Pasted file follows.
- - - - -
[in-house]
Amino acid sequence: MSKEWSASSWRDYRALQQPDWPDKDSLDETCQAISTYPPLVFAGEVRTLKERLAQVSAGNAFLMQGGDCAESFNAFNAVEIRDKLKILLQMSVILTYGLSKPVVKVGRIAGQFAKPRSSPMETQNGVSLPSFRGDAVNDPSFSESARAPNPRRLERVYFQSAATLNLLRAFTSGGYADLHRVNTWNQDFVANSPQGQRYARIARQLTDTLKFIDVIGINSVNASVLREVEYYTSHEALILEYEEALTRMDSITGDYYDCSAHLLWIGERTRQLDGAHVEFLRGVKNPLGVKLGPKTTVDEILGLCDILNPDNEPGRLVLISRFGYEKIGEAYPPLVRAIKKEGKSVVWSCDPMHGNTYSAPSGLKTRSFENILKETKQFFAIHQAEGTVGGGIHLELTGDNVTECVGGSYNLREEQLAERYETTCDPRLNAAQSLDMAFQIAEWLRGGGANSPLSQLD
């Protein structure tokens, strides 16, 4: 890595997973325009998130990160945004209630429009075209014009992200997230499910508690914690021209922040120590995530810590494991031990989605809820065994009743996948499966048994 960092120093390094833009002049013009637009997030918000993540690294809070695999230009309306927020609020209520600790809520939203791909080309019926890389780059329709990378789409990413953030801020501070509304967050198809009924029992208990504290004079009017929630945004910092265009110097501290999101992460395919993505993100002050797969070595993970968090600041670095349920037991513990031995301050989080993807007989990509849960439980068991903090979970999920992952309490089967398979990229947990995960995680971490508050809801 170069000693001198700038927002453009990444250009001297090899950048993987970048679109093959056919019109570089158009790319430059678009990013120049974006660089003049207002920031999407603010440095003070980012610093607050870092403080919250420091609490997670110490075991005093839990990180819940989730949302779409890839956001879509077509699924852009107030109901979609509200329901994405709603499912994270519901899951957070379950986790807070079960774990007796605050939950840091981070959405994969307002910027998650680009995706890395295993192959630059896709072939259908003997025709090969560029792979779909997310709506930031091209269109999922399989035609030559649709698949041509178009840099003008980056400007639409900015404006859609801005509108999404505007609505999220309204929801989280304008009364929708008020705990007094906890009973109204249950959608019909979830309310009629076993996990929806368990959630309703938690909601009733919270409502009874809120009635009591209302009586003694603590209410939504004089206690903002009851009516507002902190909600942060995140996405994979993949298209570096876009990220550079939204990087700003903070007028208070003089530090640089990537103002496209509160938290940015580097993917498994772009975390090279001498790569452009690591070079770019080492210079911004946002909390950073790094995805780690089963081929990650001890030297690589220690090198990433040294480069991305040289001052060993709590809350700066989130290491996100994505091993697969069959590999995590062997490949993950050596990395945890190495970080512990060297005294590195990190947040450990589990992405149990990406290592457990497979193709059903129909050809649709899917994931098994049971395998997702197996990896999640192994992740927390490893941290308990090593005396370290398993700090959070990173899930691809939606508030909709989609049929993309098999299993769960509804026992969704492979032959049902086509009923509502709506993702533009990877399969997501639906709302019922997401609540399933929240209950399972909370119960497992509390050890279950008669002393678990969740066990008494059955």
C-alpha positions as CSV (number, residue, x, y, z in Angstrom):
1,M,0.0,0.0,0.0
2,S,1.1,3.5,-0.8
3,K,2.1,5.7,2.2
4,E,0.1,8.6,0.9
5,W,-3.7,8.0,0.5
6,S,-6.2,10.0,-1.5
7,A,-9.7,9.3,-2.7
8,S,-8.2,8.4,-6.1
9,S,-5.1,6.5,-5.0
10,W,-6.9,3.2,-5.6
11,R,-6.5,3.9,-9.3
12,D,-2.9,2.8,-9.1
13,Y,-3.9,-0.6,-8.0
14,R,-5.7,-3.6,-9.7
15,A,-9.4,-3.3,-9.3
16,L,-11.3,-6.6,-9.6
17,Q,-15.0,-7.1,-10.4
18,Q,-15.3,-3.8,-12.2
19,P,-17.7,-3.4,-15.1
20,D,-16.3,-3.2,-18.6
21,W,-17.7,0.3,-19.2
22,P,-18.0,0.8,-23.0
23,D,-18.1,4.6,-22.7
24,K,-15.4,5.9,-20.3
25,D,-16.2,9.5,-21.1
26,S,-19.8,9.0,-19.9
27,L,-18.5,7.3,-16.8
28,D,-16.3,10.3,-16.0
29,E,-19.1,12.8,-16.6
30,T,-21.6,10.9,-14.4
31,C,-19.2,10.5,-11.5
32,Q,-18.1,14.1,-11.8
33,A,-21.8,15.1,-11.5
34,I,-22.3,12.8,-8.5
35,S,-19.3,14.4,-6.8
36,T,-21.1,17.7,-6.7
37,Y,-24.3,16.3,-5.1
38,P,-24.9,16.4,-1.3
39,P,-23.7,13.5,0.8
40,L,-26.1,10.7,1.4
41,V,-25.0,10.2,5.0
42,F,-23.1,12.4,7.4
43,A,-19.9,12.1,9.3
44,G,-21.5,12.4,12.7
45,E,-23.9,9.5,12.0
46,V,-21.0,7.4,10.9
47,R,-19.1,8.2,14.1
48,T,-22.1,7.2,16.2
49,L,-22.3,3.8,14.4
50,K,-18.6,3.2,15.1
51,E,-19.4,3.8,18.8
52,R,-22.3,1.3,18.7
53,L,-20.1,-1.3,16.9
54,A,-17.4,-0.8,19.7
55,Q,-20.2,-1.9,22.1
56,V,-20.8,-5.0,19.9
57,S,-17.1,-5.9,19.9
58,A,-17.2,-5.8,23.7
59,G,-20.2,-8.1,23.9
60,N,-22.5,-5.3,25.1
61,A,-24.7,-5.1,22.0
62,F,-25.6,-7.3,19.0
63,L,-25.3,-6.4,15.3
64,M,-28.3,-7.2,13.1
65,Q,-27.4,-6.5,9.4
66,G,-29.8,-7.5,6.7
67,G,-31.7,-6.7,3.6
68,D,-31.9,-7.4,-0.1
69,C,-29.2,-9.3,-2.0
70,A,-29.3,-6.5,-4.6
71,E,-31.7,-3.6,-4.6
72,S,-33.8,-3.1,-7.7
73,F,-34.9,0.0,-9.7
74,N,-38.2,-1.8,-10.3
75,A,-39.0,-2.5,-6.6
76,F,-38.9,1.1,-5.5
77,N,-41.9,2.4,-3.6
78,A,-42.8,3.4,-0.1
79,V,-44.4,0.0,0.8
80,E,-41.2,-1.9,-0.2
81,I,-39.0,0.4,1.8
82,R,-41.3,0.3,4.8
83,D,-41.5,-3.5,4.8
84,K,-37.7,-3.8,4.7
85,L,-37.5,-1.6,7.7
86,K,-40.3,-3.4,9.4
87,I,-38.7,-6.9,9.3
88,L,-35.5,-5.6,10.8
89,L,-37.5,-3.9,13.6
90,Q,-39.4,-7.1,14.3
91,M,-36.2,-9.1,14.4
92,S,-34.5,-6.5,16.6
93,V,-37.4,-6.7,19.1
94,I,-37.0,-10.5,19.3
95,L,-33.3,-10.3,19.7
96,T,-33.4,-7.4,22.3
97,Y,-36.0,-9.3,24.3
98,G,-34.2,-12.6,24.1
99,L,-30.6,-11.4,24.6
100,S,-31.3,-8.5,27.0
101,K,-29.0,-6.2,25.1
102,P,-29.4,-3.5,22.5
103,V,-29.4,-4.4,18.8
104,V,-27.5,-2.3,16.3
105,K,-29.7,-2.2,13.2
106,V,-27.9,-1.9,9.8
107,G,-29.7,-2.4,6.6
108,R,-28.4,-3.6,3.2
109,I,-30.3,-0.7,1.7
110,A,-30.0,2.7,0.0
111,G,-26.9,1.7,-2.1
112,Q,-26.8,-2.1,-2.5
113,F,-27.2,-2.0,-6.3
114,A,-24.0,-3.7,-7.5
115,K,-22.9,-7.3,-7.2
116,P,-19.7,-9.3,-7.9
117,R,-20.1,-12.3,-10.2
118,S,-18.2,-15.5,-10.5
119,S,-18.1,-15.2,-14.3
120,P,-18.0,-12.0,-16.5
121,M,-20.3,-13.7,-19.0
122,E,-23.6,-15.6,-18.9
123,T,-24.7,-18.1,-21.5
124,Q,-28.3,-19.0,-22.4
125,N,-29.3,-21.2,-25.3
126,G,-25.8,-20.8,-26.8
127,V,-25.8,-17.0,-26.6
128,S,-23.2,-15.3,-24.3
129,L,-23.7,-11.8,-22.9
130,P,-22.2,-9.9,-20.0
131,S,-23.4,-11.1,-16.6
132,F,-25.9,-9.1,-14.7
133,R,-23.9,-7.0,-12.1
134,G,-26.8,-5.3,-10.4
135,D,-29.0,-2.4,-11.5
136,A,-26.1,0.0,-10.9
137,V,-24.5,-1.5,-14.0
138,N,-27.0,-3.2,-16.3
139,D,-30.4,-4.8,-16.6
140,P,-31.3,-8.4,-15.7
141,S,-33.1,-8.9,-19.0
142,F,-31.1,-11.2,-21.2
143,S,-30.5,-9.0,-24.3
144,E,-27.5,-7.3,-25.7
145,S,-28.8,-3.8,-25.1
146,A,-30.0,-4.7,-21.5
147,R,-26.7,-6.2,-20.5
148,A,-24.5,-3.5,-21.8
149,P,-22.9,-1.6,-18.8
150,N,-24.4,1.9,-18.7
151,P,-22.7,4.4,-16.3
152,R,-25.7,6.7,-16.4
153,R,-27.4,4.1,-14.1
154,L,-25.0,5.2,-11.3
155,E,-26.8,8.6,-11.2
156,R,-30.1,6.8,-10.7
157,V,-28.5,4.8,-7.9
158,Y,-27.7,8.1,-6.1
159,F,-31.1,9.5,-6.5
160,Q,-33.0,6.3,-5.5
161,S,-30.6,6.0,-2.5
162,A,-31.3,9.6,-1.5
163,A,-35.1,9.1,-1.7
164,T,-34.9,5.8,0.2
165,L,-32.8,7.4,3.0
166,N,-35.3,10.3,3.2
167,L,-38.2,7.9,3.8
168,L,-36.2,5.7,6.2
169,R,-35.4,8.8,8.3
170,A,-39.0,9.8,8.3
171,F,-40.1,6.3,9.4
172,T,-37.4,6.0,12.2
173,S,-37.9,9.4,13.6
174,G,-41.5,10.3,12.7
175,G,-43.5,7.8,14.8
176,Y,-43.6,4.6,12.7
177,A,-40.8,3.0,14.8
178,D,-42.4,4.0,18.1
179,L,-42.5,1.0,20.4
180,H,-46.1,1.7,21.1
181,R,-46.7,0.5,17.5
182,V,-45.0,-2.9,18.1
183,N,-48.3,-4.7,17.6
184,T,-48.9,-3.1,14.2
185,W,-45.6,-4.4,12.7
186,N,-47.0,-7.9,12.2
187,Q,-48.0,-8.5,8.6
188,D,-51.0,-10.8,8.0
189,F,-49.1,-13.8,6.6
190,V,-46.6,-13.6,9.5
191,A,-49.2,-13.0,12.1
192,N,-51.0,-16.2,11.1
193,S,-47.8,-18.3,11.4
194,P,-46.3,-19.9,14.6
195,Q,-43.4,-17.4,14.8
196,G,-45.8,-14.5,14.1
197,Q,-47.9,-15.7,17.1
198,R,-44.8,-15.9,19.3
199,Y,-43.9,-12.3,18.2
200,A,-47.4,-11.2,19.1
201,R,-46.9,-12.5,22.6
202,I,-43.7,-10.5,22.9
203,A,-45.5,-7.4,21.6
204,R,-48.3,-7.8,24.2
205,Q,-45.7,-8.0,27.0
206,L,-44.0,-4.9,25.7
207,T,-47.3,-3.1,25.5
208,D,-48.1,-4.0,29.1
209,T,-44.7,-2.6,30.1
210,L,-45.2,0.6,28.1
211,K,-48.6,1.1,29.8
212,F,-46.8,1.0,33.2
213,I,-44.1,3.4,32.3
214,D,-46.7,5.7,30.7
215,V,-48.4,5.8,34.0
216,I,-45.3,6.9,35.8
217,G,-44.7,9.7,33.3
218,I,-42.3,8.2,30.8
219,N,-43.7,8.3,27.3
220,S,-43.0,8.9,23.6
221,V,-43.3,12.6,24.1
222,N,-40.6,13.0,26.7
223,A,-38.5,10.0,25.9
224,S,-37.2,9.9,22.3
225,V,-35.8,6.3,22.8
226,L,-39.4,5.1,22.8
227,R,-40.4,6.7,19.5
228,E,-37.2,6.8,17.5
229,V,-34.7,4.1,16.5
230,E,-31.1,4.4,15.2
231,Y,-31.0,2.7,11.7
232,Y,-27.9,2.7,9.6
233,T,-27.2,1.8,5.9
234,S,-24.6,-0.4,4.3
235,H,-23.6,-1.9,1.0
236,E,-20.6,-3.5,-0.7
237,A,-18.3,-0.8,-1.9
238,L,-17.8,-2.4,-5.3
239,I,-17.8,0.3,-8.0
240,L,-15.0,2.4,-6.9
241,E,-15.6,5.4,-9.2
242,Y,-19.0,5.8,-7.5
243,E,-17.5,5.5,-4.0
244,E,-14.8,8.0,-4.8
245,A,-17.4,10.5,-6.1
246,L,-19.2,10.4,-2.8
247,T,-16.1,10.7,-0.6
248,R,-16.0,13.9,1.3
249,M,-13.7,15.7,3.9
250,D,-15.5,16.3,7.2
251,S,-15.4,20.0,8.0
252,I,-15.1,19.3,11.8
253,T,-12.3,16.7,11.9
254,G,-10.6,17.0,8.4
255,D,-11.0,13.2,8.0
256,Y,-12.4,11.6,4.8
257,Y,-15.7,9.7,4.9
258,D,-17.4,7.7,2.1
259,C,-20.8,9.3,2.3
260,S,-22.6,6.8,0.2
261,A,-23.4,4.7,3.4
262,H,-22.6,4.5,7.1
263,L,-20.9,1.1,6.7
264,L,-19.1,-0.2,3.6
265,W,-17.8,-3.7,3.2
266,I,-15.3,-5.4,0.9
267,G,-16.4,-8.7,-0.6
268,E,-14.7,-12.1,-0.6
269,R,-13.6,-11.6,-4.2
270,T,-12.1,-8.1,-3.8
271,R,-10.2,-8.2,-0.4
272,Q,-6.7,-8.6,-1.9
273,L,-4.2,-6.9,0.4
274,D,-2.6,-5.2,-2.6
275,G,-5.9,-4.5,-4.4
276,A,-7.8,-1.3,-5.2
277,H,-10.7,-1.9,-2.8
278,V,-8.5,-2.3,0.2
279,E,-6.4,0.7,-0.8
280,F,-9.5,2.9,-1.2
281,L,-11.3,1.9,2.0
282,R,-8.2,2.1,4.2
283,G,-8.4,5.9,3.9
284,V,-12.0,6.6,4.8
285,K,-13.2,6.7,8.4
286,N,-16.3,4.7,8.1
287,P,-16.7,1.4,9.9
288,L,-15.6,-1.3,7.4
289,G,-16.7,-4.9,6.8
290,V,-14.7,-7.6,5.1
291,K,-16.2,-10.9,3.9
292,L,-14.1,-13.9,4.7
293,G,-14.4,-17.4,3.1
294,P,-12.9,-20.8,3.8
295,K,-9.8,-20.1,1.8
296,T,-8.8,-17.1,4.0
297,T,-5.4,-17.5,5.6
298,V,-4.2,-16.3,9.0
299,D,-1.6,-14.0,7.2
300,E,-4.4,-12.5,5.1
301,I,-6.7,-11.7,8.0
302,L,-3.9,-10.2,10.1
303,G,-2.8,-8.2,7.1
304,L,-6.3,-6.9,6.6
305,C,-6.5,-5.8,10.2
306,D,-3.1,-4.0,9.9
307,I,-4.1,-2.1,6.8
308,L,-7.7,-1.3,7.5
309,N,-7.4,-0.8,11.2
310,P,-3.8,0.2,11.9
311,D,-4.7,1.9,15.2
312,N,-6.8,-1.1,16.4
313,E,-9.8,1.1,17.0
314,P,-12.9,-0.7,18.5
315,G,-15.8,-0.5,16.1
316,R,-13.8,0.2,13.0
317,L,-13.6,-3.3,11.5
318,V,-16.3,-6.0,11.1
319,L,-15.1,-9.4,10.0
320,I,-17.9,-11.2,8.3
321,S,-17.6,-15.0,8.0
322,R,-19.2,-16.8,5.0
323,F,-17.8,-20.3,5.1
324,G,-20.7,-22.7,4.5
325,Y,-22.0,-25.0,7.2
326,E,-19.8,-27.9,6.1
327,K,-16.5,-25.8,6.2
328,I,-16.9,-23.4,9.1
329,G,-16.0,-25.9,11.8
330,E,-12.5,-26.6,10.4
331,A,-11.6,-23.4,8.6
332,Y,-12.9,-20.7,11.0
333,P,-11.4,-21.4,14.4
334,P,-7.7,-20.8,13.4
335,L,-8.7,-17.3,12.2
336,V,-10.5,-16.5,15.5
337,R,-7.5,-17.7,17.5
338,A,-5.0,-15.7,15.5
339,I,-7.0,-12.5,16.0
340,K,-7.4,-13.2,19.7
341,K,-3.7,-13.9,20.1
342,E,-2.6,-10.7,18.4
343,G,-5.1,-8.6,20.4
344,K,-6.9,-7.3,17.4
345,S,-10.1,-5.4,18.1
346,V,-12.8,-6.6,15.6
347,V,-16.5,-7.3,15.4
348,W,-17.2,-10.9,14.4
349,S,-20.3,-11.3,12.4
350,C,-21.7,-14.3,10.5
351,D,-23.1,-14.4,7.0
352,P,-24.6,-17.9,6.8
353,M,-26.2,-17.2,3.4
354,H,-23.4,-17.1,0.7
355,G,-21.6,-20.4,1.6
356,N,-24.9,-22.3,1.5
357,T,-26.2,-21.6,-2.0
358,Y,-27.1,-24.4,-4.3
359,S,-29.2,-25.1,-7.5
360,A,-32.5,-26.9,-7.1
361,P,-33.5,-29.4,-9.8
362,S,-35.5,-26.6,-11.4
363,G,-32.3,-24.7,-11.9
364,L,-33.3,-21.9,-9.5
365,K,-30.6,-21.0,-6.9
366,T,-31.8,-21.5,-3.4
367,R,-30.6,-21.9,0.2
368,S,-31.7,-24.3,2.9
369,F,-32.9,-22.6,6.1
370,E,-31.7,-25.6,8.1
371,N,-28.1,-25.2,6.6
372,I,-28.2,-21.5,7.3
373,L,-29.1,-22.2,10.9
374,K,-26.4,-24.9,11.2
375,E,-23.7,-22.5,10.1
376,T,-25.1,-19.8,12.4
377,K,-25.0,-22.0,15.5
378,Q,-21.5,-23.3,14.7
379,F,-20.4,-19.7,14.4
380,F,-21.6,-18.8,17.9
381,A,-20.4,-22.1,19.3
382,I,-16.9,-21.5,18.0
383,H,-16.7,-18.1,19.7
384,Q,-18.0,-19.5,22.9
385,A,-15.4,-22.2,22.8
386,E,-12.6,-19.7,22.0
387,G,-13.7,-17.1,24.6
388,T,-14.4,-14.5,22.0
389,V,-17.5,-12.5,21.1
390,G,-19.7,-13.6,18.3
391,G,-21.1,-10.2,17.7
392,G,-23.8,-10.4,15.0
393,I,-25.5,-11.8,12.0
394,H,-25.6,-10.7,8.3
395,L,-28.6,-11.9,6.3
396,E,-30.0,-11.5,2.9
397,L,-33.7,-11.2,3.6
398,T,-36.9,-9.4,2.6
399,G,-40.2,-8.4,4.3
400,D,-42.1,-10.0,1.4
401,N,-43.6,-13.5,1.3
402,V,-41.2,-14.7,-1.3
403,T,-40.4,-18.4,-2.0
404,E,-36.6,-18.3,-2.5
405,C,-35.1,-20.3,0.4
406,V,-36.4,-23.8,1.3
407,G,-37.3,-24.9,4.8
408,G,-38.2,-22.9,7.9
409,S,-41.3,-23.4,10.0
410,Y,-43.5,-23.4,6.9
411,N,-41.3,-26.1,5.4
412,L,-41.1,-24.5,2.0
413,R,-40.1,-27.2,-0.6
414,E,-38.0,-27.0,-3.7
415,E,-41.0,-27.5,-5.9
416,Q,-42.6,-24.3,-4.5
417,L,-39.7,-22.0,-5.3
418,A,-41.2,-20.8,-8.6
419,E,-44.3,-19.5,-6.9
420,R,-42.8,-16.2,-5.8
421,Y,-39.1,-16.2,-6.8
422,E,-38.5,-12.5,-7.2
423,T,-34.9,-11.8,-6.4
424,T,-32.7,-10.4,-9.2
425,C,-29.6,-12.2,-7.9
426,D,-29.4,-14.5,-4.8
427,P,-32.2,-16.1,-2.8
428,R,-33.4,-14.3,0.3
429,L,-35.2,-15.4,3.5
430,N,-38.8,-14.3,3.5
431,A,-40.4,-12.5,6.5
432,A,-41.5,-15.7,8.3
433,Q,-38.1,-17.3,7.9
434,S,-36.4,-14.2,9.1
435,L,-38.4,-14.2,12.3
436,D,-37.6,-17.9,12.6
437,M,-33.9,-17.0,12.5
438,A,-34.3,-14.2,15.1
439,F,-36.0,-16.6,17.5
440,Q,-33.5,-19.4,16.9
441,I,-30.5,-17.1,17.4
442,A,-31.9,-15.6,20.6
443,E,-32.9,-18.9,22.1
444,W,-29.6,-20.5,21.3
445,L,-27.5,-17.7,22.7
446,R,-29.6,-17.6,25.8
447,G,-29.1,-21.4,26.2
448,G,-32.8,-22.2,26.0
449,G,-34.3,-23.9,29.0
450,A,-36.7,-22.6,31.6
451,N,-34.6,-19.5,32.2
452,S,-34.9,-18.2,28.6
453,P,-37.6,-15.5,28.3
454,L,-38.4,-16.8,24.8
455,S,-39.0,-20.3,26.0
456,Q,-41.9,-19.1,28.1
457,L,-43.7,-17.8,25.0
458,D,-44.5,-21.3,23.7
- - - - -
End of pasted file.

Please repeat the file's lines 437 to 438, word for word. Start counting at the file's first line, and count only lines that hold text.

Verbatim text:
433,Q,-38.1,-17.3,7.9
434,S,-36.4,-14.2,9.1